South Korea and Japan debate issue of dumping contaminated water at IAEA general conference

South Korean and Japanese government representatives attend the general conference of the International Atomic Energy Agency (IAEA) in Vienna, Austria, on Sept. 16. (Xinhua News Agency/Yonhap News). Sketched by the Pan Pacific Agency.

VIENNA, Sep 18, 2019, Hankyoreh. The governments of South Korea and Japan debated the possibility of dumping contaminated water from Japan’s Fukushima nuclear reactor into the ocean during a meeting of the International Atomic Energy Agency (IAEA). The South Korean government has called on the international community to respond to the potential release of contaminated water, which it claims could have an impact on countries around the world. For its part, the Japanese government said it hasn’t decided how to dispose of the contaminated water and that it’s being transparent about disclosing related information, reported the Hankyoreh.

“The continuing failure to find a solution to the dumping of contaminated water at the Fukushima reactor after the accident [in 2011] is multiplying anxiety around the world,” said Mun Mi-ock, First Vice Minister of South Korea’s Ministry of Science and ICT, on the afternoon of Sept. 16. Mun was delivering the keynote address at the IAEA’s 63rd general conference, at the agency’s headquarters in Vienna, Austria.

“Amid that situation, high-ranking officials in the Japanese government have begun to say that disposing of the contaminated water at the Fukushima reactor will inevitably involve releasing it into the ocean. But that decision could impact the maritime environment around the world, which makes it a major international issue, and not just a domestic issue for Japan,” Mun said.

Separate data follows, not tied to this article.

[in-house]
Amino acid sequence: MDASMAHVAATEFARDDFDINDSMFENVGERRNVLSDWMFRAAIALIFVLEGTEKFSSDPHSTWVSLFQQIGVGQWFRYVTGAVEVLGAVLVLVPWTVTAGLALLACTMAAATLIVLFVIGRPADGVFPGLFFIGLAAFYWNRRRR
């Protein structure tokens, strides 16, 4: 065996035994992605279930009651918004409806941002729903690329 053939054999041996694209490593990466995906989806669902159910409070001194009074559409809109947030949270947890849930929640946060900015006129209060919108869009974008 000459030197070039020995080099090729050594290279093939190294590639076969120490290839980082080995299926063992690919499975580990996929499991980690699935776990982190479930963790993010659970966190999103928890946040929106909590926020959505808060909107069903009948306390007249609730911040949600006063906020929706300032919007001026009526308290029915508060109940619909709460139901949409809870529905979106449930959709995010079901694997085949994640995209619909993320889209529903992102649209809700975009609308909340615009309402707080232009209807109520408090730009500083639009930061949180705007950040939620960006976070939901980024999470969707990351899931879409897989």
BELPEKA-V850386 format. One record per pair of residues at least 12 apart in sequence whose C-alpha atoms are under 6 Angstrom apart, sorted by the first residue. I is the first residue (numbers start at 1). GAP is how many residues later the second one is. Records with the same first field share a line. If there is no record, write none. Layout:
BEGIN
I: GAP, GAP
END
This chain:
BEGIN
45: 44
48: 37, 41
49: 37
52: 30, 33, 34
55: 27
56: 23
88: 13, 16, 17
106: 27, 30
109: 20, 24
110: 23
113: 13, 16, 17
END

“The IAEA worked closely with Japan in dealing with the Fukushima accident, and the same approach is also needed in dealing with the contaminated water at the reactor there. That approach should consist of scientific and objective measures, including a survey of conditions at the reactor and its contaminated water and an environmental and ecological impact assessment.”

“The most important thing,” Mun stressed, “is for Japan to take meaningful and transparent measures and action aimed at health, safety, and environmental protection.”

“We have received unscientific criticism for the steps we’ve taken in regard to our closed reactors and contaminated water. Japan would like a fair and reasonable discussion grounded in the information that we have made public in a transparent manner,” Japanese Information Technology Minister Naokazu Takemoto was quoted as saying during an earlier keynote address by Japanese broadcaster NHK. Takemoto’s remarks reveal Japan’s discomfort with the South Korean government’s recent attempt to launch a public debate about the dumping of contaminated water.

During the 2011 Fukushima disaster, radioactive material leaked out of the reactor and into the groundwater, which it continues to contaminate to this day. Given predictions that the on-site water storage tanks will reach their capacity within a few years, the Japanese government is strongly considering a plan to release the contaminated water into the ocean.

On Sept. 10, then Environment Minister Yoshiaki Harada provoked controversy by saying that the contaminated water should be boldly drained into the ocean and diluted. Harada claimed that releasing the water was the only feasible option.

But as soon as Mun’s keynote address concluded, Takeshi Hikihara, Japan’s representative to international organizations at Vienna, said that “no concrete conclusion has been reached yet about the disposal of the water.”

“Going forward, Japan will continue to cooperate with the IAEA and address concerns,” Hikihara said.

By Cho Ki-weon, Tokyo correspondent, and Lee Keun-young, senior staff writer

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